Now that we have holes marked out for headbolts (we could do the same thing for oil channels, water jackets, etc) we will want to "trim" the outside of the block billet down to a more suitable shape. This will make the engine lighter, allow it to cool more easily, mean less steel must be used to cast the block. Like the bolt pattern we will be laying out a 2 dimensional drawing outlining the shape we want on the finished product. We could draw the spline curve directly with the mouse, or use the hybrid approach like we used for the circles where we used the mouse to find approximate coordinates and then typed in the true values we wanted. A more interesting approach is to use the 2D drafting's construction mode to plot a few guide shapes to help us trace out a nice, symmetric, spline curve by snapping to our constructed guide shapes.

As a guide we will draw two regular polygons for each cylinder, with the polygons concentric with the cylinder. To begin, switch to the top view of the engine block, hide the crankcase, switch back to the 2D drafting workbench, select the reference plane offset to 110 mm and the XY plane mode (or the None mode if you prefer), and click the Construction mode button in the command bar (the construction mode button looks like a trowel and is located just above the top right corner of the 3D view). Construction mode works just like the normal mode except any 2D drawing objects created while in construction mode get drawn in a different color and are automatically put into a separate group in the Tree view, this allows you to hide you guide drawings and leave behind only the real things like bolt hole markings by hiding the construction group, or to delete all of the guide objects by just deleting the group.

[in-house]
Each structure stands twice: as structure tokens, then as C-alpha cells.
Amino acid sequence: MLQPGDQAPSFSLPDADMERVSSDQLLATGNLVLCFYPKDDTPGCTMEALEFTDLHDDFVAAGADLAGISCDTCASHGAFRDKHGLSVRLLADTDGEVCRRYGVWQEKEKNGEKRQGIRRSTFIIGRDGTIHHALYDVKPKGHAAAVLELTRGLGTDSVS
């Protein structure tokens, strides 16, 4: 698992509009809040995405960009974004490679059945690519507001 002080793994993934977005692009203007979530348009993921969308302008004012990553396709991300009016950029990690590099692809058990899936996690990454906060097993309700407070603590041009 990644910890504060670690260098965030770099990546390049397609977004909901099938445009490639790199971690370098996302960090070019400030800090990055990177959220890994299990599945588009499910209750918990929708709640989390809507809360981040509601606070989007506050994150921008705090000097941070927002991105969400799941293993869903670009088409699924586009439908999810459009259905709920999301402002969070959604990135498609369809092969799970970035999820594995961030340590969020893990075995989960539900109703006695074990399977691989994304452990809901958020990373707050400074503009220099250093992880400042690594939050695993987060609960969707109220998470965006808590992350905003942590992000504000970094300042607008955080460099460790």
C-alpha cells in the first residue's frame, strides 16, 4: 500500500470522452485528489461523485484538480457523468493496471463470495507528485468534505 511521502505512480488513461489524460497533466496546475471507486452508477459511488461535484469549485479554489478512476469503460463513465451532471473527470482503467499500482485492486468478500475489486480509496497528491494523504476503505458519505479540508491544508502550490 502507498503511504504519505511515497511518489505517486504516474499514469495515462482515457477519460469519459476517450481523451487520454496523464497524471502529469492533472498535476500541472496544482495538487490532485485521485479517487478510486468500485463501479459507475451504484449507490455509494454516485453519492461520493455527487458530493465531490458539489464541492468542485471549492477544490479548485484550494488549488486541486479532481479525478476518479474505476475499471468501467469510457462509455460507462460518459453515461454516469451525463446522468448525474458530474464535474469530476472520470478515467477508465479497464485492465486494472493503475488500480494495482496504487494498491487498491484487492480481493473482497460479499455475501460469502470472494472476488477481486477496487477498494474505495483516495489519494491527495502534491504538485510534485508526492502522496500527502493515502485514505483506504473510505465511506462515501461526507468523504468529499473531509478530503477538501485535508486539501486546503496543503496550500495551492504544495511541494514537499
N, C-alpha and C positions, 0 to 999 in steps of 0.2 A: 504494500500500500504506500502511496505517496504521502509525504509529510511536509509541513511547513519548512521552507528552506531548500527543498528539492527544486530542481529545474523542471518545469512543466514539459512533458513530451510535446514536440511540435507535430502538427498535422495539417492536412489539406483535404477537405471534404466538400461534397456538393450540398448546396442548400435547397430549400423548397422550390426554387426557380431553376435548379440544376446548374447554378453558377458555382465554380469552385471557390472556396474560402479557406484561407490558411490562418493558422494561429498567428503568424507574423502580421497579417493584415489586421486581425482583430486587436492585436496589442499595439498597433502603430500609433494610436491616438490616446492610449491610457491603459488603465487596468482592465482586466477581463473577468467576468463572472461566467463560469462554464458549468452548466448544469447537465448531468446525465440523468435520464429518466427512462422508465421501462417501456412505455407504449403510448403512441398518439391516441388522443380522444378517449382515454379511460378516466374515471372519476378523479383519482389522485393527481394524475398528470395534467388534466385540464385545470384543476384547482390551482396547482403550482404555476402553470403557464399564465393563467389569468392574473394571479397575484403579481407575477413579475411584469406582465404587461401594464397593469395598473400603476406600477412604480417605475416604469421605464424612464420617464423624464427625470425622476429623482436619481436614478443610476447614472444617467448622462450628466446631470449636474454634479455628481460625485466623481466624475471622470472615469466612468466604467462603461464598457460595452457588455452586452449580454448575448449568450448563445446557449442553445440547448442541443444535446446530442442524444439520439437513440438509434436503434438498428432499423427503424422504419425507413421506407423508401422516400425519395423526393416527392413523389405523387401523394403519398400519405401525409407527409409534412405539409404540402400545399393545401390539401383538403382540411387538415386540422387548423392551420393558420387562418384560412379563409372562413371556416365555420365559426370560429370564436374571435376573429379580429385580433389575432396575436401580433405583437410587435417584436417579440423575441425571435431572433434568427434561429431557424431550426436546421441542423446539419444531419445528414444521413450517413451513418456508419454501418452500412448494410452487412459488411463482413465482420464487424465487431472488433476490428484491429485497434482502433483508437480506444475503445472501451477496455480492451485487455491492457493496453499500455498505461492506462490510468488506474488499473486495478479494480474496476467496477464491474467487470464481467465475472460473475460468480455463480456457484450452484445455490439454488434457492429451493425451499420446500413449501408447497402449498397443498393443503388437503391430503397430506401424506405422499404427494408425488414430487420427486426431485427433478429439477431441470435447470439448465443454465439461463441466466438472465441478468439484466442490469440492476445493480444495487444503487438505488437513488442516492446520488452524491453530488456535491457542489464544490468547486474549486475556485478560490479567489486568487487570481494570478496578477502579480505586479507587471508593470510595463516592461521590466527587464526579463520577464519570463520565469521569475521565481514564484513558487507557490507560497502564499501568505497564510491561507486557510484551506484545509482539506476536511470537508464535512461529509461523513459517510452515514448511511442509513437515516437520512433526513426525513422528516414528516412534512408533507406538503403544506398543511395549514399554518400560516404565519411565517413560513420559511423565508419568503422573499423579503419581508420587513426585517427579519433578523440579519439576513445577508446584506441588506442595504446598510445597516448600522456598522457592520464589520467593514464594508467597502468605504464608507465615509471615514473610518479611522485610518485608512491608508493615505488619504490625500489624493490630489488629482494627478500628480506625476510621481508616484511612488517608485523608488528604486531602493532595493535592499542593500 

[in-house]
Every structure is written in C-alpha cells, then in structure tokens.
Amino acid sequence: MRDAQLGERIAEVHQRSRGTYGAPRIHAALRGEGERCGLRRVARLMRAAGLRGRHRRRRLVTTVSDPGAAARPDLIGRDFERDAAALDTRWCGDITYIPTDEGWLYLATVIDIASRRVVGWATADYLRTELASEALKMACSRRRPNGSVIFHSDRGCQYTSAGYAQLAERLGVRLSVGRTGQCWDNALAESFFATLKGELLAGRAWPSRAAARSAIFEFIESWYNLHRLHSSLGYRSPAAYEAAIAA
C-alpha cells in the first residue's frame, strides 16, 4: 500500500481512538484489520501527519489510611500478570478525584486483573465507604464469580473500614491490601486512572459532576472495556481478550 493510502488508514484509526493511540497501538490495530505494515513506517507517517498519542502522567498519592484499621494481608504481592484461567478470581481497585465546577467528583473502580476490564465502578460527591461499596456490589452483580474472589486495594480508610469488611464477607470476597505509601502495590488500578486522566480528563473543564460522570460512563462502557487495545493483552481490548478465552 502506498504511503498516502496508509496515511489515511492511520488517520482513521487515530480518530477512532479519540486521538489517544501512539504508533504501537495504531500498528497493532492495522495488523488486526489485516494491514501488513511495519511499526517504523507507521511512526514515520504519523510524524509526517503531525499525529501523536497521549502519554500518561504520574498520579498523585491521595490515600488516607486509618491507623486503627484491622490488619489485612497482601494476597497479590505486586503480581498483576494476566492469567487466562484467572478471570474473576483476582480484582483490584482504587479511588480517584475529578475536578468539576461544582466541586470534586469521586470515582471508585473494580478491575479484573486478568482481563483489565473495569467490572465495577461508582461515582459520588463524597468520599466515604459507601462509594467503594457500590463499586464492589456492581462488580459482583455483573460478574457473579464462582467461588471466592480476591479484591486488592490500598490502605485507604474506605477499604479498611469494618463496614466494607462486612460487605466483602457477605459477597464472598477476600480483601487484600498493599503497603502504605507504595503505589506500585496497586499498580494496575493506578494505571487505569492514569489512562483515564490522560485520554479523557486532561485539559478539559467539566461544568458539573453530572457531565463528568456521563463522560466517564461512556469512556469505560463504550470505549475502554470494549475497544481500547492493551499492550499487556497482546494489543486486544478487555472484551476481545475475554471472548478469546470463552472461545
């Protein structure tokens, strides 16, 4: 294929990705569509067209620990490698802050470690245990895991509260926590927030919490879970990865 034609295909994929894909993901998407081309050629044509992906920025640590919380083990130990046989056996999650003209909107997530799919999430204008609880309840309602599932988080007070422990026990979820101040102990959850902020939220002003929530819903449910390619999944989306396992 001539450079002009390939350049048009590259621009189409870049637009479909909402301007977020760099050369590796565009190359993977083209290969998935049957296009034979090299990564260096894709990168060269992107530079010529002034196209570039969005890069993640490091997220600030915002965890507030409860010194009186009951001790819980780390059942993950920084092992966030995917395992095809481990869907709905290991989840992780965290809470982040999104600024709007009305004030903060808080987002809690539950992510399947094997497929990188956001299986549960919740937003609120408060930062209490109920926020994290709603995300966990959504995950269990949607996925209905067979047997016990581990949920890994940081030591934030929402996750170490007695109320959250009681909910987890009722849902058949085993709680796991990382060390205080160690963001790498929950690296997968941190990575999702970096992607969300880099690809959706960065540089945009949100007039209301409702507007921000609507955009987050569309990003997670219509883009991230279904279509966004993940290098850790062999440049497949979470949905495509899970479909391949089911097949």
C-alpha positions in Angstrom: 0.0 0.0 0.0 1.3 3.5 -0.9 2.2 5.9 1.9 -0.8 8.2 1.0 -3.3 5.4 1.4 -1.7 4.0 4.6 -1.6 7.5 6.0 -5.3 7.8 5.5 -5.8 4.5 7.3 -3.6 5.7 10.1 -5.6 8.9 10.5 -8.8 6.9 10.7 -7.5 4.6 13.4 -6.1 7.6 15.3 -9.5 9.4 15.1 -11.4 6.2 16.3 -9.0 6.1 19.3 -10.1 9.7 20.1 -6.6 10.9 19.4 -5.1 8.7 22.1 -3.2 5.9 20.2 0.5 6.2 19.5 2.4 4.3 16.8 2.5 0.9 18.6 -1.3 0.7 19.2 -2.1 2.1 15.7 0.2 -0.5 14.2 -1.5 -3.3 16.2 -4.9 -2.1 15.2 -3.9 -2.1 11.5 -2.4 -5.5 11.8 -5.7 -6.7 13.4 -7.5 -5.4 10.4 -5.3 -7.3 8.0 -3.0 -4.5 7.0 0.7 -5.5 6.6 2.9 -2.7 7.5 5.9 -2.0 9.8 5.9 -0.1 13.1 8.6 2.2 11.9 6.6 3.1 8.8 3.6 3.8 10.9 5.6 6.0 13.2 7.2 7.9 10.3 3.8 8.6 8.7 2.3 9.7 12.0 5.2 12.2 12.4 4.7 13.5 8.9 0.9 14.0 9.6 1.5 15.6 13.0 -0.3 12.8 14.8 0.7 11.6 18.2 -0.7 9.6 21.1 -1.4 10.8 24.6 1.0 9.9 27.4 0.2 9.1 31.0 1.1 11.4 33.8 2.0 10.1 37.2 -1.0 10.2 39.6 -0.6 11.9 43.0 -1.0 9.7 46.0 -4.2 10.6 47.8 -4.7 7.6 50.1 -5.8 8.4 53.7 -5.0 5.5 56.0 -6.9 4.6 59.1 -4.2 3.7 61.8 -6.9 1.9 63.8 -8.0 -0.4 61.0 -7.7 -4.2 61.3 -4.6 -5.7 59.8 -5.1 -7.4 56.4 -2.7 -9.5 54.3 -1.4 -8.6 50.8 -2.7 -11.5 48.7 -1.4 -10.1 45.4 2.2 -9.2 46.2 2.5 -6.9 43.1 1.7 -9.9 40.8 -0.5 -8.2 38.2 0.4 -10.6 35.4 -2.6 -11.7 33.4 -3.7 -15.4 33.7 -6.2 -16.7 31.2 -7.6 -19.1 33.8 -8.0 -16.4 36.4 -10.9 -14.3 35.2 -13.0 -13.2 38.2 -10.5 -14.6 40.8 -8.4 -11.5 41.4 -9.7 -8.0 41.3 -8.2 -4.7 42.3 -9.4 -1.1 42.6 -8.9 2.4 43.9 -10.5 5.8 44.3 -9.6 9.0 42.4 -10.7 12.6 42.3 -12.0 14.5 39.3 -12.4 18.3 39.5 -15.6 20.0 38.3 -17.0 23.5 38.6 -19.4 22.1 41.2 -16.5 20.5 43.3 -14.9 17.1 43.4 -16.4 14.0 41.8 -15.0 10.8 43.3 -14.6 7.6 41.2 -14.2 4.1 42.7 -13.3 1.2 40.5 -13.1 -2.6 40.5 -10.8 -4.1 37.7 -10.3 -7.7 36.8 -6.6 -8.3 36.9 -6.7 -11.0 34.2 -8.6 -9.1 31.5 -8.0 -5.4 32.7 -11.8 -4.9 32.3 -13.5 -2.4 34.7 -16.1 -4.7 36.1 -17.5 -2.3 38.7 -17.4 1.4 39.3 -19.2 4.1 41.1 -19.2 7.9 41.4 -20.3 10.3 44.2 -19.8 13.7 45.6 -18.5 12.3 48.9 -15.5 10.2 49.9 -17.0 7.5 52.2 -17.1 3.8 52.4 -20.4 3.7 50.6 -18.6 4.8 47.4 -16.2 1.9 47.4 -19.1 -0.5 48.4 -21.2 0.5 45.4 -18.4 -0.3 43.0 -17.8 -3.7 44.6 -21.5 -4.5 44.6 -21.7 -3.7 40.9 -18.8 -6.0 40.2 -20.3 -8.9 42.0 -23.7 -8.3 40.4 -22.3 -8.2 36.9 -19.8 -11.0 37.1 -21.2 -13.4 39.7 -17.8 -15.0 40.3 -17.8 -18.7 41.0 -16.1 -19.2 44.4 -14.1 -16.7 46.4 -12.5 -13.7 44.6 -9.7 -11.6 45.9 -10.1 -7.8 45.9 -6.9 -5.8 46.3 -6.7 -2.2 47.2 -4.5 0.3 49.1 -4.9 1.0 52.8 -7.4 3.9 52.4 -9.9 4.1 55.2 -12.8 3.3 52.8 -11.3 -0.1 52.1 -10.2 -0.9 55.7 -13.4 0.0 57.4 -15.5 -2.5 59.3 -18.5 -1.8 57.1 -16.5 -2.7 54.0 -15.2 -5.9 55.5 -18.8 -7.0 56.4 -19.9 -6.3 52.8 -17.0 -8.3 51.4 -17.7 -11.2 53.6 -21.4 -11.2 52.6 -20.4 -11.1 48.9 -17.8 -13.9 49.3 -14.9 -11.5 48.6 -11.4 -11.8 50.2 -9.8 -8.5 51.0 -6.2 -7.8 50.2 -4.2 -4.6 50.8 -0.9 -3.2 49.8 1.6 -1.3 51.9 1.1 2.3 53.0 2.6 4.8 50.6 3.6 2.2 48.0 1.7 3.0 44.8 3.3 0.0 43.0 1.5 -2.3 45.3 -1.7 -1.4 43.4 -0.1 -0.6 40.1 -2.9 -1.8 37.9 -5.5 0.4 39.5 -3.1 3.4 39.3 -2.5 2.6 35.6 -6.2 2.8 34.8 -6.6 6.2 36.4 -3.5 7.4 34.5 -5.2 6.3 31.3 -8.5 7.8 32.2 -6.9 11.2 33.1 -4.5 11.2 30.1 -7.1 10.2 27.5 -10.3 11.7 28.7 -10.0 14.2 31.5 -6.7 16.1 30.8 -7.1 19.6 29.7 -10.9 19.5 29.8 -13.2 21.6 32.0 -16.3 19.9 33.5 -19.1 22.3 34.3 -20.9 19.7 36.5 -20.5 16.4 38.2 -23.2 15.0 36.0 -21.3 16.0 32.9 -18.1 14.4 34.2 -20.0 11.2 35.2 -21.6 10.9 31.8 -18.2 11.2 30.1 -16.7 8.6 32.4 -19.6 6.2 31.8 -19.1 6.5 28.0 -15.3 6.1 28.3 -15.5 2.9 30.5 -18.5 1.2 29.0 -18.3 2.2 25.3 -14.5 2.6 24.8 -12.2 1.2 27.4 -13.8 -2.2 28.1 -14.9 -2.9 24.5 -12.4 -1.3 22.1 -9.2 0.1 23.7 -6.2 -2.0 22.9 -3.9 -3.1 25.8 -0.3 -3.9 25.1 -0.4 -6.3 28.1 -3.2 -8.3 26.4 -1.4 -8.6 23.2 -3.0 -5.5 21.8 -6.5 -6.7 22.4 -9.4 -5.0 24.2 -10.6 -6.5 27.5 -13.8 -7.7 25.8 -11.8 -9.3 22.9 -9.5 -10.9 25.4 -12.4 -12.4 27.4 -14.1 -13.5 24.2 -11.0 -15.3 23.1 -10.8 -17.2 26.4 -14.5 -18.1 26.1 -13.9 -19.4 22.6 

Further reading: Construction Mode

Now that your drawing plane is properly set up and you are in construction mode, click the Regular Polygon button (Draft Polygon.png) and move your mouse along the edge of the left cylinder while holding down the CTRL button. You should see that it is snapping a small black dot either to the edge of the cylinder, or to the center of the cylinder, depending on where your mouse is along the circumference. Move so that the black dot snaps to the center of the cylinder and click the left mouse button. This places the center of the polygon at the center of the cylinder, the program prompts us for the number of edges on the polygon and the radius it is inscribed in. Investigating with the mouse a little bit looks like a radius of 30 is good (so type that in) and enter 14 for the number of side, but leave the Filled box unchecked this time. If you can't get the snap to lock onto the center of the cylinder (I had trouble with mine) you can always enter the coordinates manually (X=40, Y=0, Z=110). Add a second polygon, also centered on the left cylinder but this one should have 22 side and 45 mm radius. Finally add the same two polygons over the right cylinder (centered at X=100, Y=0, Z=110). When you are finished you should have two "figure-8's" surrounding the cylinders and head bolts. (Note that currently the program does not actually prompt you for the number of edges so you will just have to set the center and radius and then change the number of faces in the Property view).

Engine Block Tutorial - Spline.png